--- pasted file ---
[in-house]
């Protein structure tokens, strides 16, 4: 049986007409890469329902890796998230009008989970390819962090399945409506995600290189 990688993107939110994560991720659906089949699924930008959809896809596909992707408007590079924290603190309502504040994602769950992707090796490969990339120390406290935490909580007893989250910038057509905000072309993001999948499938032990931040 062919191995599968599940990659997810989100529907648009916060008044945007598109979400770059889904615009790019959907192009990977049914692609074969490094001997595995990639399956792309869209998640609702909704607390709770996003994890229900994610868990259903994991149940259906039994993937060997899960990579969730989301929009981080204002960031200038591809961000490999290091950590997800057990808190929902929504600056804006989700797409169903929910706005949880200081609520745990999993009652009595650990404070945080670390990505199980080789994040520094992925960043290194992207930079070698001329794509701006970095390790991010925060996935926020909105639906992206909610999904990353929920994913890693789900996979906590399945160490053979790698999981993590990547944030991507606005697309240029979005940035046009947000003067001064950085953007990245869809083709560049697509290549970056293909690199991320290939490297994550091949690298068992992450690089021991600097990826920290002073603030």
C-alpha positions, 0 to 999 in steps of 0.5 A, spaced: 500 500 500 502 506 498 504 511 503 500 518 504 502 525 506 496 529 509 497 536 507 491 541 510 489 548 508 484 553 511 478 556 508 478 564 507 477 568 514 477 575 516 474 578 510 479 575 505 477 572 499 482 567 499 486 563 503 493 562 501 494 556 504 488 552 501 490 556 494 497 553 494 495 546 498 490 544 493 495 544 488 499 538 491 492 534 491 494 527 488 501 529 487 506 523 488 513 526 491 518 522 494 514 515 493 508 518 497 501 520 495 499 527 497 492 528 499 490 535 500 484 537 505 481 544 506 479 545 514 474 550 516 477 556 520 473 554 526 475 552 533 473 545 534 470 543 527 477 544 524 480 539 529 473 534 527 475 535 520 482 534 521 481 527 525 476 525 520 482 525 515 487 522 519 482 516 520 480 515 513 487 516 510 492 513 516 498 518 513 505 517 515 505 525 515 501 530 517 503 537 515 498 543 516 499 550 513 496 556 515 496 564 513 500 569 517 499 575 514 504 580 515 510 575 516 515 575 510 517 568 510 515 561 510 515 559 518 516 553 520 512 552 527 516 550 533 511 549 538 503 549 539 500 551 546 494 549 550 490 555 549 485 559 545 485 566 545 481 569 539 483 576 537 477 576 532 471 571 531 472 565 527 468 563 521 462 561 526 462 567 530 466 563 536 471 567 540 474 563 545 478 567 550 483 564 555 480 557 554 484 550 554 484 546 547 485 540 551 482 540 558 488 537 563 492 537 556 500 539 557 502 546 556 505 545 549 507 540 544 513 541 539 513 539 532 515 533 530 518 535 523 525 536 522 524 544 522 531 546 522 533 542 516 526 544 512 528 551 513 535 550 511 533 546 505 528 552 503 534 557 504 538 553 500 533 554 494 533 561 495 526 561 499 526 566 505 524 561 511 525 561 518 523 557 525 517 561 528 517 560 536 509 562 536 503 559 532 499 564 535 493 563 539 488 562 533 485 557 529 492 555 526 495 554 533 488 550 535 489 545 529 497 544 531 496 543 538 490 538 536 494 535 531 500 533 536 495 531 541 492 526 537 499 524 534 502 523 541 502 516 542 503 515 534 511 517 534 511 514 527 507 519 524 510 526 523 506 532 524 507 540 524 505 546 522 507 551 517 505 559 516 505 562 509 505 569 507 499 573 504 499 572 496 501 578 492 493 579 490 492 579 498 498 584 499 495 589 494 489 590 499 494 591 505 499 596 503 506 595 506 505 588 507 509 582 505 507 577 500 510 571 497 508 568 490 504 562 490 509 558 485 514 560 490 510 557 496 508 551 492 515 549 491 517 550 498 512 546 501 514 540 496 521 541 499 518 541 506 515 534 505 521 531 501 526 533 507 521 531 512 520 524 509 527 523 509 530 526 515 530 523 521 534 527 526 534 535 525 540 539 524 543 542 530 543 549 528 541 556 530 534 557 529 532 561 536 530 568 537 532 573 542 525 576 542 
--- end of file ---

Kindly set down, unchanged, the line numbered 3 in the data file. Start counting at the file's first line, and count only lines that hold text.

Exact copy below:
C-alpha positions, 0 to 999 in steps of 0.5 A, spaced: 500 500 500 502 506 498 504 511 503 500 518 504 502 525 506 496 529 509 497 536 507 491 541 510 489 548 508 484 553 511 478 556 508 478 564 507 477 568 514 477 575 516 474 578 510 479 575 505 477 572 499 482 567 499 486 563 503 493 562 501 494 556 504 488 552 501 490 556 494 497 553 494 495 546 498 490 544 493 495 544 488 499 538 491 492 534 491 494 527 488 501 529 487 506 523 488 513 526 491 518 522 494 514 515 493 508 518 497 501 520 495 499 527 497 492 528 499 490 535 500 484 537 505 481 544 506 479 545 514 474 550 516 477 556 520 473 554 526 475 552 533 473 545 534 470 543 527 477 544 524 480 539 529 473 534 527 475 535 520 482 534 521 481 527 525 476 525 520 482 525 515 487 522 519 482 516 520 480 515 513 487 516 510 492 513 516 498 518 513 505 517 515 505 525 515 501 530 517 503 537 515 498 543 516 499 550 513 496 556 515 496 564 513 500 569 517 499 575 514 504 580 515 510 575 516 515 575 510 517 568 510 515 561 510 515 559 518 516 553 520 512 552 527 516 550 533 511 549 538 503 549 539 500 551 546 494 549 550 490 555 549 485 559 545 485 566 545 481 569 539 483 576 537 477 576 532 471 571 531 472 565 527 468 563 521 462 561 526 462 567 530 466 563 536 471 567 540 474 563 545 478 567 550 483 564 555 480 557 554 484 550 554 484 546 547 485 540 551 482 540 558 488 537 563 492 537 556 500 539 557 502 546 556 505 545 549 507 540 544 513 541 539 513 539 532 515 533 530 518 535 523 525 536 522 524 544 522 531 546 522 533 542 516 526 544 512 528 551 513 535 550 511 533 546 505 528 552 503 534 557 504 538 553 500 533 554 494 533 561 495 526 561 499 526 566 505 524 561 511 525 561 518 523 557 525 517 561 528 517 560 536 509 562 536 503 559 532 499 564 535 493 563 539 488 562 533 485 557 529 492 555 526 495 554 533 488 550 535 489 545 529 497 544 531 496 543 538 490 538 536 494 535 531 500 533 536 495 531 541 492 526 537 499 524 534 502 523 541 502 516 542 503 515 534 511 517 534 511 514 527 507 519 524 510 526 523 506 532 524 507 540 524 505 546 522 507 551 517 505 559 516 505 562 509 505 569 507 499 573 504 499 572 496 501 578 492 493 579 490 492 579 498 498 584 499 495 589 494 489 590 499 494 591 505 499 596 503 506 595 506 505 588 507 509 582 505 507 577 500 510 571 497 508 568 490 504 562 490 509 558 485 514 560 490 510 557 496 508 551 492 515 549 491 517 550 498 512 546 501 514 540 496 521 541 499 518 541 506 515 534 505 521 531 501 526 533 507 521 531 512 520 524 509 527 523 509 530 526 515 530 523 521 534 527 526 534 535 525 540 539 524 543 542 530 543 549 528 541 556 530 534 557 529 532 561 536 530 568 537 532 573 542 525 576 542 